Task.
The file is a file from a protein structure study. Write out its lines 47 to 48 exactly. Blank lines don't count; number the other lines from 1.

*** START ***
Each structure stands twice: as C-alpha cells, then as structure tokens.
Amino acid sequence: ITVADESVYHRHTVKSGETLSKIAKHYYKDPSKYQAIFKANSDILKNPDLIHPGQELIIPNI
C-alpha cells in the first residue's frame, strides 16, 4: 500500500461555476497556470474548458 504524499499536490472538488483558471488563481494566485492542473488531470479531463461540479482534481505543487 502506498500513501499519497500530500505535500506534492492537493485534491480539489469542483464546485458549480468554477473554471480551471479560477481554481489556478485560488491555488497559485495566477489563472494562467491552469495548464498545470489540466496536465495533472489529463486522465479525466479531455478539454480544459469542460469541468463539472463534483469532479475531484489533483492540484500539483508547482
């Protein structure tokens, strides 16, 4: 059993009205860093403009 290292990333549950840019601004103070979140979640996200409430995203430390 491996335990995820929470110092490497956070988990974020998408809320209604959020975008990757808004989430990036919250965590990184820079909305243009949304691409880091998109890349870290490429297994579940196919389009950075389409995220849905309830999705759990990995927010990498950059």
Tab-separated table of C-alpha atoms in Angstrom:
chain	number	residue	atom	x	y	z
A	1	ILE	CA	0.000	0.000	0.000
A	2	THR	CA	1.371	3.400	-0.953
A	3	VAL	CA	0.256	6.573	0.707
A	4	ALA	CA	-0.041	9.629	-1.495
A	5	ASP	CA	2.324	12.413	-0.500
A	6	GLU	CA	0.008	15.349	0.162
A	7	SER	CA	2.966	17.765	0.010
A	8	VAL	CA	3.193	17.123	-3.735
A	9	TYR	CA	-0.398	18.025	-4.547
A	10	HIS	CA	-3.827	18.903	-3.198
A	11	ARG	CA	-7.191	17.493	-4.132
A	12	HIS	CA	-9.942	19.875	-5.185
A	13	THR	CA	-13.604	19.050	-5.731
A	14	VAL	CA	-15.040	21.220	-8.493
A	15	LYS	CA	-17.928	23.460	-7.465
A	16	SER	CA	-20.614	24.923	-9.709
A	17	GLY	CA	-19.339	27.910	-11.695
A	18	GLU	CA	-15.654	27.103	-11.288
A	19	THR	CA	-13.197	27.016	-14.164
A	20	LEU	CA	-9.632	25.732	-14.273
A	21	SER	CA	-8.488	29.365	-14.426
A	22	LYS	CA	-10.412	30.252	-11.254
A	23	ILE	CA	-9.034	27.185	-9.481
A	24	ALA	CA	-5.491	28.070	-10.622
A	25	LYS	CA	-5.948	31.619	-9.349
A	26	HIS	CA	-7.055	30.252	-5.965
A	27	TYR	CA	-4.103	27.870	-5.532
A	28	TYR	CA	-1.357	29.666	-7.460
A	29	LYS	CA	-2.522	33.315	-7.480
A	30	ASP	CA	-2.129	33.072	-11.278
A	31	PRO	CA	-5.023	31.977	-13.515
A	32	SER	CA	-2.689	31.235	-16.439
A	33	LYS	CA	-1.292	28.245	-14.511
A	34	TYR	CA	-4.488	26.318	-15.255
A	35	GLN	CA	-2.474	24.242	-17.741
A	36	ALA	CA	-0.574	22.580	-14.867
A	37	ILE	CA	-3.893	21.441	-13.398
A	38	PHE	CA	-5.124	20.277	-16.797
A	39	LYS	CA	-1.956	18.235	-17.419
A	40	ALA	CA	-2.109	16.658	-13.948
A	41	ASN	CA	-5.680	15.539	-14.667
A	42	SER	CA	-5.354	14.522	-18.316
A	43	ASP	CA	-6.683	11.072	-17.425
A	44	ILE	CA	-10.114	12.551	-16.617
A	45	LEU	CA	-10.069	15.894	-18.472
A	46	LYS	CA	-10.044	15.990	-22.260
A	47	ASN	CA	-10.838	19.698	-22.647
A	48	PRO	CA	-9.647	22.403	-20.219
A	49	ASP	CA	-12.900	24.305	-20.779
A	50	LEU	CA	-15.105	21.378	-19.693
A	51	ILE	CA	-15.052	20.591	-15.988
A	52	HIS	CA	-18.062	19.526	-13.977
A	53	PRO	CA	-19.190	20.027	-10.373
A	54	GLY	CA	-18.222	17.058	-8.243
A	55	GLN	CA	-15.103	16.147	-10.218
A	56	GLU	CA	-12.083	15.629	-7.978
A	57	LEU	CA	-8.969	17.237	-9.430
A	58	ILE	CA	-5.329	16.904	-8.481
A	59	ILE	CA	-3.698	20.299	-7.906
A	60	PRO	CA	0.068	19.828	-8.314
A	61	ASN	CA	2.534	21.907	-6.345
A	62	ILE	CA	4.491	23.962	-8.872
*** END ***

A	41	ASN	CA	-5.680	15.539	-14.667
A	42	SER	CA	-5.354	14.522	-18.316